After an owner has gone through the work of hiring an architect or designer, finalizing the design and then choosing a contractor, they are naturally eager to begin construction. Besides negotiating the contract, choosing materials and working out design details, there is the "small" matter of securing the correct permits to begin work. When we first started out in business, getting a building permit was a pretty straightforward affair. For smaller jobs, we could just stroll right into the building department (now known as Inspectional Services), and walk out with a permit. Permits for jobs that were more complicated or had major structural elements might take a week or so to get approval.
Things sure have changed. Now most towns require applications be completed on-line, which eliminates any human contact early on in the application process. I suppose this is a more fair way to go about things, as everyone is taken in turn, but the builders have less actual contact with the inspectors "at the counter." After the permit application is submitted on line, there may be a number of additional agencies that need to sign off on it before the inspectors at the building department take a look. If your job is in an historical district, the historical commission will need to sign off on the application, or possibly refer it to a hearing before the historical board. If you are building an addition above a certain size, most towns will now require that a civil engineer submit a plan for water mitigation on-site, rather than putting the storm runoff into the city storm drains. This drainage plan needs to be approved by the DPW. Depending on the type and size of construction, the fire department also may need to be involved up front.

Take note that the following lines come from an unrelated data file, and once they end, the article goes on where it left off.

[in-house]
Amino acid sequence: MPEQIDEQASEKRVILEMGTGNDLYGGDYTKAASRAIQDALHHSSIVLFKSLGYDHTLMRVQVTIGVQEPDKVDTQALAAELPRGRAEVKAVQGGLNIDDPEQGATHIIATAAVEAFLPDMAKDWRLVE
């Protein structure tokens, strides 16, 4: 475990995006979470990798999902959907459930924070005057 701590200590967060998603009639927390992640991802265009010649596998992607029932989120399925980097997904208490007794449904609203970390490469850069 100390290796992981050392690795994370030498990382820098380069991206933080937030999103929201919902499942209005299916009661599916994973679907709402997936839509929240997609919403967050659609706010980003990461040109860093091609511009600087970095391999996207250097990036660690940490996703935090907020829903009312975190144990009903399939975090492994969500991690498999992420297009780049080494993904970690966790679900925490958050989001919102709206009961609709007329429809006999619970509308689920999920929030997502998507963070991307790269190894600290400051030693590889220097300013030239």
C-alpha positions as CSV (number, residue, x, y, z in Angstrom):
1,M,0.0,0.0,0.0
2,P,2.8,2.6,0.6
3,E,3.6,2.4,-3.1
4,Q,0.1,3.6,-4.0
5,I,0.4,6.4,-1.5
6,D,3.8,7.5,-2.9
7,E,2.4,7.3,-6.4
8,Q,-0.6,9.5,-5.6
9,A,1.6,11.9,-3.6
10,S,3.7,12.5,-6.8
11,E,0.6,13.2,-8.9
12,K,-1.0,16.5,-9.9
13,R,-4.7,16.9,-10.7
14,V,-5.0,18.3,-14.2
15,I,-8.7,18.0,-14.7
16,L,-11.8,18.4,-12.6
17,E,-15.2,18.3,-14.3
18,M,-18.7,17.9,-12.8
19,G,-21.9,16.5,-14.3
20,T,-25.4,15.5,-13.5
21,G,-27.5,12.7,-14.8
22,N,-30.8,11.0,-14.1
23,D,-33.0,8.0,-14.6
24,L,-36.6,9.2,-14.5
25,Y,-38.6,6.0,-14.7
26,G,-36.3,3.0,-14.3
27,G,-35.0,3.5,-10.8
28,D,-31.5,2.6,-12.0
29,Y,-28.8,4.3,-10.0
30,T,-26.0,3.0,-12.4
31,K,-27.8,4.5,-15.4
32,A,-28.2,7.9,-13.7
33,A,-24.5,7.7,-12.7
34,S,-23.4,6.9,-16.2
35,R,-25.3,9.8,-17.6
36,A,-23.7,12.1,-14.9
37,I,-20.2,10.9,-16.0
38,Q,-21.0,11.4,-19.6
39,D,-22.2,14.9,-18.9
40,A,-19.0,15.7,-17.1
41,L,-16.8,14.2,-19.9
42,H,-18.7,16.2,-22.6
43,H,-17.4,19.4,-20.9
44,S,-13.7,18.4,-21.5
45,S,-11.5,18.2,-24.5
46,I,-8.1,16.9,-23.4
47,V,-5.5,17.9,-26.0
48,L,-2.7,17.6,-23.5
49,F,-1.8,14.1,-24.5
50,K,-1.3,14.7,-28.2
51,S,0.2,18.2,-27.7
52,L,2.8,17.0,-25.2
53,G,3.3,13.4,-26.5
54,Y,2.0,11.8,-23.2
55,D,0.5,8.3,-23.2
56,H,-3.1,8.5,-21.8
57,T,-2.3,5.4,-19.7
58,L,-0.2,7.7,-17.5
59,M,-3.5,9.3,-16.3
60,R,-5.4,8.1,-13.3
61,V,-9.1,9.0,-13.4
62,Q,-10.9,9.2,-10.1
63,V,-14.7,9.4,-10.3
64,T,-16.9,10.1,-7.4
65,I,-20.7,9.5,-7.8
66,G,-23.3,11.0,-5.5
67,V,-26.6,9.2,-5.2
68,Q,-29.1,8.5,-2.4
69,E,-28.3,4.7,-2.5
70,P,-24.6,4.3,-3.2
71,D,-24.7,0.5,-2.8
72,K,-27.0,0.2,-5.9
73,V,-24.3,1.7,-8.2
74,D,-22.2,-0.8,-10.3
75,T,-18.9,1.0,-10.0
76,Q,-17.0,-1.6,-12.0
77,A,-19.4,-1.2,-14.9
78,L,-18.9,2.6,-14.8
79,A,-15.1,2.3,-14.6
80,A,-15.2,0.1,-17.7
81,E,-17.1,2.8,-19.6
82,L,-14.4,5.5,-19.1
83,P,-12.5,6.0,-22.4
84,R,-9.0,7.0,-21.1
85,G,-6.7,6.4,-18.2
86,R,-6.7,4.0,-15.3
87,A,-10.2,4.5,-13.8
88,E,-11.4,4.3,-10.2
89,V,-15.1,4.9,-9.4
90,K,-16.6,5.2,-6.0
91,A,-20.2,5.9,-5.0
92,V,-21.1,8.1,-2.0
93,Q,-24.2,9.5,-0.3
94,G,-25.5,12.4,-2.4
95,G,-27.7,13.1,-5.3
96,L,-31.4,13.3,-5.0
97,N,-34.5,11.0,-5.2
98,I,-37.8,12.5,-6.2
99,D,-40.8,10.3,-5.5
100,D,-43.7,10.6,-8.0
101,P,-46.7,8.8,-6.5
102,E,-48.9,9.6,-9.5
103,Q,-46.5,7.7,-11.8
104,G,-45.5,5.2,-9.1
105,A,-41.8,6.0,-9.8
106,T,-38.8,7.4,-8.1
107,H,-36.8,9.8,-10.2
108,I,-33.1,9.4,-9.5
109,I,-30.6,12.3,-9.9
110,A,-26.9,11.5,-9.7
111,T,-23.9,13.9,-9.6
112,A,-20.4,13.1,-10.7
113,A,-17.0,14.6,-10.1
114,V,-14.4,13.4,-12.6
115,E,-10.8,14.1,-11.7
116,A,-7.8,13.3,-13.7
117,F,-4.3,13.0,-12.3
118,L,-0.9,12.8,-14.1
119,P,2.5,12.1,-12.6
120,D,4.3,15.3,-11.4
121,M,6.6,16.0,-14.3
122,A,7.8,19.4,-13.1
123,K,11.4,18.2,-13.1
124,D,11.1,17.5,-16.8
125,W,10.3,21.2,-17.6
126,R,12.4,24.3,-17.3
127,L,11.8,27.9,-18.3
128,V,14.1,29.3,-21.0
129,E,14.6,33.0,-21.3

Once all the ancillary agencies have signed off, the inspectors at the building department then have the go-ahead to review the application and the plans. If you are adding on, changing openings in the exterior of the building, adding skylights, or doing any number of other improvements, the zoning official, who may also be the building inspector, may require that you produce a certified plot plan (survey). The survey will show the lot lines, floor area calculations, lot area, and any new additions or changes, to see that your proposed project does not violate any zoning ordinances. If you do need zoning relief, you will be instructed to apply for either a special permit or a zoning variance. But, assuming you do not need a zoning hearing, you finally will have your plans reviewed by the plumbing, electrical and building inspectors. Usually this is the easiest part of the process, depending on their workload, unless they spot something weird in the plans, which is unusual.
This list of potential hoops to jump through may seem daunting, but the only ones that a homeowner does not have ultimate control over are historical and zoning. Requirements and possible outcomes in those realms are too varied and nuanced to be addressed in this column, but it can be done with a combination of hard work, a good lawyer and nice neighbors.
The point here is this: what used to be a very easy process is now much more complicated. Getting the contract signed is looked at as the starting point for the project by the entire team, but in reality, it's the issuance of the permit that signals the beginning. And these two events can be weeks, or even months apart.